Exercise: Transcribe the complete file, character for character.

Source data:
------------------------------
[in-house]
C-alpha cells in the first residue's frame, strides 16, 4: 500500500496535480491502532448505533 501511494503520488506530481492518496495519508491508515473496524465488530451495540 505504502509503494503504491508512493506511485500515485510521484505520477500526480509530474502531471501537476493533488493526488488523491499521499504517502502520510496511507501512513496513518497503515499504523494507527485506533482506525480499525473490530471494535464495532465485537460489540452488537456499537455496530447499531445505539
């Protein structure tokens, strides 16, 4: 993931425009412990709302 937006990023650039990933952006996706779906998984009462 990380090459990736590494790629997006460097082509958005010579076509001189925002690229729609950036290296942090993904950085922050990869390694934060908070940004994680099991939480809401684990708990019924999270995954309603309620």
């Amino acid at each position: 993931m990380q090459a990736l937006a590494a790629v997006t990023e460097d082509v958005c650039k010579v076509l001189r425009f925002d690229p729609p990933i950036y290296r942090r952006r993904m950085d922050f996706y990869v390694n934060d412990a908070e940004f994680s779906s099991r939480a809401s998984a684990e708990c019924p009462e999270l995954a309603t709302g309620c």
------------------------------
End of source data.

[in-house]
C-alpha cells in the first residue's frame, strides 16, 4: 500500500496535480491502532448505533 501511494503520488506530481492518496495519508491508515473496524465488530451495540 505504502509503494503504491508512493506511485500515485510521484505520477500526480509530474502531471501537476493533488493526488488523491499521499504517502502520510496511507501512513496513518497503515499504523494507527485506533482506525480499525473490530471494535464495532465485537460489540452488537456499537455496530447499531445505539
């Protein structure tokens, strides 16, 4: 993931425009412990709302 937006990023650039990933952006996706779906998984009462 990380090459990736590494790629997006460097082509958005010579076509001189925002690229729609950036290296942090993904950085922050990869390694934060908070940004994680099991939480809401684990708990019924999270995954309603309620």
């Amino acid at each position: 993931m990380q090459a990736l937006a590494a790629v997006t990023e460097d082509v958005c650039k010579v076509l001189r425009f925002d690229p729609p990933i950036y290296r942090r952006r993904m950085d922050f996706y990869v390694n934060d412990a908070e940004f994680s779906s099991r939480a809401s998984a684990e708990c019924p009462e999270l995954a309603t709302g309620c």